It’s always interesting when someone points something obvious out to you that you really had never thought about. On her recent trip to Granada, Stacy Johnson did exactly that. Now every time I notice it, I have to laugh.
What happened was that in our treks around the city to visit people I work with, places I teach, and churches in which I minister, we met several friends of mine. I would introduce them and as she rightly pointed out, I have a large percentage of friends with the same same. Many of you have watched the big wedding scene in the gangster movie “Goodfellas”. The narrator remarks that it was a huge wedding yet nearly every male was named either Peter or Paul. Even more of the women were named some form of Mary. Imagine yourself in that kind of moment only substitute the name George or Jorge (as we say down here).
It got to the point that on Stacy’s last evening here we were eating at a restaurant and the server (who is also a student) introduced himself and said, “Hello, my name is George.” Her natural response was, “Of course it is.” At that moment realized that I do have a lot of people in my life here in Nicaragua named Jorge.
I want to tell you a story about one of those Georges.
This George is a waiter. He is in fact one of the best waiters in town. He is fast. He is polite. He remembers that I like banana and pineapple smoothies and that if the restaurant is fortunate enough to have strawberries he will always mention it and see if I would like to change from my “usual”.
I see George quite a bit. Not only because of our classes together, but also because he has two jobs. One at my favorite breakfast place and then in the evening at the garden themed restaurant around the corner from my place. He seems like he is always working and always on the move. I have never seen him take a break. He, of course, sits for my class. But on company time, he is always active.
He has frenetic energy and a contagious smile. His English is coming around, yet he continually calls me, “Mister Jeff”. The Spanish format for respectful address is the word Don or Doña followed by the first name not the last. He is highly critical of himself, so he uses the words, “so sorry” more than anyone I know.
One day in class, we had a few extra minutes, so I asked him about his family. He said that he has a wife and two children. Then I remarked that it must be difficult to spend so much time away from them working his nearly 90 hours a week. He said that it was. But then he added something. He said that he was blessed. He was blessed to have a job. He was proud of the fact that his mother lived with him and he could take care of her as well.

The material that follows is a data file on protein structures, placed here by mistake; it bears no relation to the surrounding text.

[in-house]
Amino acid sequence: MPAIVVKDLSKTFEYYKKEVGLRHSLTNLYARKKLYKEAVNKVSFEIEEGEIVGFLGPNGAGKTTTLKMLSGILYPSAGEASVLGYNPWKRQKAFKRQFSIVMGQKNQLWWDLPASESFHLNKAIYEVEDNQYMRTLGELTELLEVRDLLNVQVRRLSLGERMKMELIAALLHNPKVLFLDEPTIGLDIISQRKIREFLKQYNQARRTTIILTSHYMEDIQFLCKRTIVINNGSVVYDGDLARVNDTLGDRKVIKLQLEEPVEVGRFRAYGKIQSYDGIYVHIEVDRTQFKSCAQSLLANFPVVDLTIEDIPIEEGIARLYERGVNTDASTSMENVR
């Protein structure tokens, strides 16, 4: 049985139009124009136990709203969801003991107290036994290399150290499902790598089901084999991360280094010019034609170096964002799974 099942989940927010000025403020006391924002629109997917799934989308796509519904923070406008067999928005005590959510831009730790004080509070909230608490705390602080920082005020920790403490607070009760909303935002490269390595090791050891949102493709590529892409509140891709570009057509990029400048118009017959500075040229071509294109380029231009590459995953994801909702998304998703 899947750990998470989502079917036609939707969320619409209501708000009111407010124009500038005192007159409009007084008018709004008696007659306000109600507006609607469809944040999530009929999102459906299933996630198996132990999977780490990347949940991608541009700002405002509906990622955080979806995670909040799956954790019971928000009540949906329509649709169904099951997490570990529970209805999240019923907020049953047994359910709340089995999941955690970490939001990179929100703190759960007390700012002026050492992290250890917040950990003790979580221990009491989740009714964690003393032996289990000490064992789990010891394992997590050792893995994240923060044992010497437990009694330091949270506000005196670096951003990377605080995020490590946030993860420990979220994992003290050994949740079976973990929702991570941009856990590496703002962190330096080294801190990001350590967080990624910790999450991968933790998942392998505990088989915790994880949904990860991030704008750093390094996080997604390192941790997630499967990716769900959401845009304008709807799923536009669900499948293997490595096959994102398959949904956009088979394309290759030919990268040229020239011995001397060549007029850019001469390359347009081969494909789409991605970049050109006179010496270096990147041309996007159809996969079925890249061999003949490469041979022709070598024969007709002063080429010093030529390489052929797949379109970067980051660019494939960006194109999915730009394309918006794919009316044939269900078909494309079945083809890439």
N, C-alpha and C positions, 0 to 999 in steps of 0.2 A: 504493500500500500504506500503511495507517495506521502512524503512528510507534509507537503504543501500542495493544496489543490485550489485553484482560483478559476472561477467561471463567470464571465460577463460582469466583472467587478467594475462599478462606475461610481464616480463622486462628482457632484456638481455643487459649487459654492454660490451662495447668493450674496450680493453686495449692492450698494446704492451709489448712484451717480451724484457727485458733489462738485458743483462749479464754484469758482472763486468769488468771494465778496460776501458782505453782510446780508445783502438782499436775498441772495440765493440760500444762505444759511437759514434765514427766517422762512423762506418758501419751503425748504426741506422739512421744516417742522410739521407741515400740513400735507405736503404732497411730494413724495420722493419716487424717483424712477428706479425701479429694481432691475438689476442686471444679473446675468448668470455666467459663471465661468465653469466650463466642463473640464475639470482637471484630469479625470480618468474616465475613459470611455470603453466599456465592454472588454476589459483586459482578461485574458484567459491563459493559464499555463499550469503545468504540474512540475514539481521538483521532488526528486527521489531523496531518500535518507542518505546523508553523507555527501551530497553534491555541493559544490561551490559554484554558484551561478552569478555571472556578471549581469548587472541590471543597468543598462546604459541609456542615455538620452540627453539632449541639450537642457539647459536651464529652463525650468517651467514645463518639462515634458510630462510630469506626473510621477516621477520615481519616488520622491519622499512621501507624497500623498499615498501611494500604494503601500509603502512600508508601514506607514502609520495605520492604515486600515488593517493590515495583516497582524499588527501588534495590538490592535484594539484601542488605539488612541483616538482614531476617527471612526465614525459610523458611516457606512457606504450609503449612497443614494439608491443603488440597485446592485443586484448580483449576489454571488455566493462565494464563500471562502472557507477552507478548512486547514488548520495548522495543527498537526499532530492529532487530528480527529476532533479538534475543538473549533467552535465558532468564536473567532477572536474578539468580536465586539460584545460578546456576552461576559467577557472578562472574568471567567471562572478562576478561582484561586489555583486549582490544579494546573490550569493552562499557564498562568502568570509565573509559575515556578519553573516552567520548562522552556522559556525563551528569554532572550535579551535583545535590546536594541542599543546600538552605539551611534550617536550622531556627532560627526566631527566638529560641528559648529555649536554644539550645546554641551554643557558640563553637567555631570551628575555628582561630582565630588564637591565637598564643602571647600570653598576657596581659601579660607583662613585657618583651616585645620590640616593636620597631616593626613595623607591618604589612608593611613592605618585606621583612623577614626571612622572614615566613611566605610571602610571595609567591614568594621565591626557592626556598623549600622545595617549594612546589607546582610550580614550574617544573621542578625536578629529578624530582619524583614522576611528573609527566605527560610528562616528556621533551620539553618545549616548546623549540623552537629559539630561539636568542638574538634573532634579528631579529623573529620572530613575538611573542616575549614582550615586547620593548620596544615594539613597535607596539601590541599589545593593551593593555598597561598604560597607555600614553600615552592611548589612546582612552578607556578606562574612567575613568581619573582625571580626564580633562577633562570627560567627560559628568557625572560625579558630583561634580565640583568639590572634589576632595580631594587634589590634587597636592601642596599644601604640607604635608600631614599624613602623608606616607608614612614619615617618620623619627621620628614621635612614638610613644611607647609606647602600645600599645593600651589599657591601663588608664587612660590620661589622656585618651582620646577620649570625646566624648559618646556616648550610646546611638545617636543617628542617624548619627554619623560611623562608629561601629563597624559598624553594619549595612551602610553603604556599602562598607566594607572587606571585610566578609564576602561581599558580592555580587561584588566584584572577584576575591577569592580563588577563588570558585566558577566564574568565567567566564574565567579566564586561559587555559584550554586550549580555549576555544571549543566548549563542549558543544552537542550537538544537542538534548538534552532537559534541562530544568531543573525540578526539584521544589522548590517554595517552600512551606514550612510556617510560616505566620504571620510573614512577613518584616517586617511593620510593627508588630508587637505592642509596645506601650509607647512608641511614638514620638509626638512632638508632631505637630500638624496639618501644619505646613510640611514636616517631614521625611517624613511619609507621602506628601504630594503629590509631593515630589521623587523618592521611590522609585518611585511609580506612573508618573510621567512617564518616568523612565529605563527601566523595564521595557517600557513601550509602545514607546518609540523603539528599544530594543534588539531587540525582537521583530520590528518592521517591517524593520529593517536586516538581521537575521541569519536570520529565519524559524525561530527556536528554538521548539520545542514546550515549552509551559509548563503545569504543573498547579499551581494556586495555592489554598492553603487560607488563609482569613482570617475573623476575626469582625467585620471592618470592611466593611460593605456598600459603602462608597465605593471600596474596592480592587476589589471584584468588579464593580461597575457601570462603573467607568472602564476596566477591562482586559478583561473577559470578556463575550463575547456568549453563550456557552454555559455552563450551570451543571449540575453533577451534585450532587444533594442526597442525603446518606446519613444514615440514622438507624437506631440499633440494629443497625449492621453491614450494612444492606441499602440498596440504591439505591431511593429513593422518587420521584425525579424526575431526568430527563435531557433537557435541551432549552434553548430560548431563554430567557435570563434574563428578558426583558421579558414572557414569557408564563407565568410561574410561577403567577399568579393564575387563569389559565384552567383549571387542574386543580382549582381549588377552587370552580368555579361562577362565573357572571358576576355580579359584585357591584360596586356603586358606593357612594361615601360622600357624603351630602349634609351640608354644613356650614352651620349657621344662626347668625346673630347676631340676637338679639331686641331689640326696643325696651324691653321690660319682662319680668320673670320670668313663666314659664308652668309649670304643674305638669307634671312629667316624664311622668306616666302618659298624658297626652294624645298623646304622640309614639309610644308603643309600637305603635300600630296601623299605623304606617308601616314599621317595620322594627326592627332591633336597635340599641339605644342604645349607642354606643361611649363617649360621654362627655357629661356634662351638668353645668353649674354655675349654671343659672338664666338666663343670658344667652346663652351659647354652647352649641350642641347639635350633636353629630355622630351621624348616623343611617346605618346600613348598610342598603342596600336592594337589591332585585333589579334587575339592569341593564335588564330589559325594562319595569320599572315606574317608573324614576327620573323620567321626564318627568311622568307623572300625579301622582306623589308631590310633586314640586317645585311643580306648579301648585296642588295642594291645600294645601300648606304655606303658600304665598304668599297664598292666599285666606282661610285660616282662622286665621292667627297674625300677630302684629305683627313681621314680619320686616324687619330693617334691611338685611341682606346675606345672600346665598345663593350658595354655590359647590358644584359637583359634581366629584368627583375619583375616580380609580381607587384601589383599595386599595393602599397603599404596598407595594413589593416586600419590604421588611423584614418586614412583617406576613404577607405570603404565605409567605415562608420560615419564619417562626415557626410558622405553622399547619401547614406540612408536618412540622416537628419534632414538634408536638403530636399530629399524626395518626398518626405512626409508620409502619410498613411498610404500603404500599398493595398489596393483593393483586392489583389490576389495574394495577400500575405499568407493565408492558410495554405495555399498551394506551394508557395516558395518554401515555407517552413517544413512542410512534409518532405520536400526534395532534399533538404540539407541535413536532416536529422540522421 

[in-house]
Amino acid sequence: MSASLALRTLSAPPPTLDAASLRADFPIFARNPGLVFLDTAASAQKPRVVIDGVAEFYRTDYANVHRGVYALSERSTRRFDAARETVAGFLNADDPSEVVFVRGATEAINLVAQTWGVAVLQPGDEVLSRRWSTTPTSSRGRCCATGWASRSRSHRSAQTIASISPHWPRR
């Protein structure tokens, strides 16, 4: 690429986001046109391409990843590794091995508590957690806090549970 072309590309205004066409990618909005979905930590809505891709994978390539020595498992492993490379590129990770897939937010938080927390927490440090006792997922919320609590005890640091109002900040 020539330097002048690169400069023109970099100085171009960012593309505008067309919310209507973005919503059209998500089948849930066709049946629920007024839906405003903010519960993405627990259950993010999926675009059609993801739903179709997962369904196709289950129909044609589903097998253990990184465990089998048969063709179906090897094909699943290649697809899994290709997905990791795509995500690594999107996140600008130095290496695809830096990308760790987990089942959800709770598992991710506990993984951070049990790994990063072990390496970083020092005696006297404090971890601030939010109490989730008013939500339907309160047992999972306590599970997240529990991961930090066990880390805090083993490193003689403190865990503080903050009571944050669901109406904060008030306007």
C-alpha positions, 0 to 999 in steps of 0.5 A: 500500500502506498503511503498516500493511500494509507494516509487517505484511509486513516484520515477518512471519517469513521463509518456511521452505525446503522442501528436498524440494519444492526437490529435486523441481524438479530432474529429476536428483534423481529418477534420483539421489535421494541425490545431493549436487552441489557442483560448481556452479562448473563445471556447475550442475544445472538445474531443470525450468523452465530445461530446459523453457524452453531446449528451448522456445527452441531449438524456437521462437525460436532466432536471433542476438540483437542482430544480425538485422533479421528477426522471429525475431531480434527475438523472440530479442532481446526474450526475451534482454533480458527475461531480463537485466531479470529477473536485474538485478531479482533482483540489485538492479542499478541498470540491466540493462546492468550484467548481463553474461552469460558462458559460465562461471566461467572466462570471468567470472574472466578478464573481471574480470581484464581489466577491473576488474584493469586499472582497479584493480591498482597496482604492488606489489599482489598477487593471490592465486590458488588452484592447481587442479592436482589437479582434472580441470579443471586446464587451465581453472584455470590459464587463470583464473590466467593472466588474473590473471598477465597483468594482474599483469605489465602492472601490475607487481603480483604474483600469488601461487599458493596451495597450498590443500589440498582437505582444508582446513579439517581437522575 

Then I got my Bible lesson for the week. He asked, “Doesn’t the Bible say to work for your boss like you work for God?” He was right of course. Paul’s letter to the Colossians states just that.
He went on. He gave me a new way of thinking about hope. I have heard many people scoff at the suggestion that they go home and sleep. I have hear from both alcoholics and workaholics alike: “I’ll sleep when I’m dead.” Their almost nihilistic approach to life is always dangerous. But this was new take. George told me that if he was working for his family and he was working for his boss like he was working for God, then shouldn’t he believe that God would give him the strength he needs? I have faith that God will help me feed my family. And he feels that because he is blessed to have two jobs when some of his friends don’t have any compels him to give it his all.
I did my duty and reminded him that the Gospels recount the fact that even Jesus rested. I also told him that if he was not 100% he could not give 100%. But the whole time I was speaking, I couldn’t help but be in awe of this man, not much younger than I, who was in spite of circumstances praising God for working 2 jobs. You see the difference is the emphasis. Before I had this little talk, I would have written a small missive about this poor guy needing to work two jobs in order to feed his family. This guy is thanking God for blessing him with two jobs so he is able to take care of his family. You see, the difference is in your perspective?
Where does that come from?
That comes from faith. I am always fascinated by those drawings of the old woman. Those optical illusions where you see this woman and change your line of view and there is the back of a head of a beautiful young woman. It was there all the time. You just needed to change your perspective. The amazing trick your brain plays is that once you have seen the young women you cannot unsee her. You will look at the picture and see both women simply by moving your head.
I put the drawing at the beginning of the blog, so you could have a little fun with it.
My friend George has that type of perspective on life. He sees the blessings where I saw the travail. But once he showed me what he saw, I will never look at his situation the same way again.
Maybe that’s what you need in your life. A new perspective. You can get it from the same place George and I do. Faith.
Dios los bendiga, Jeff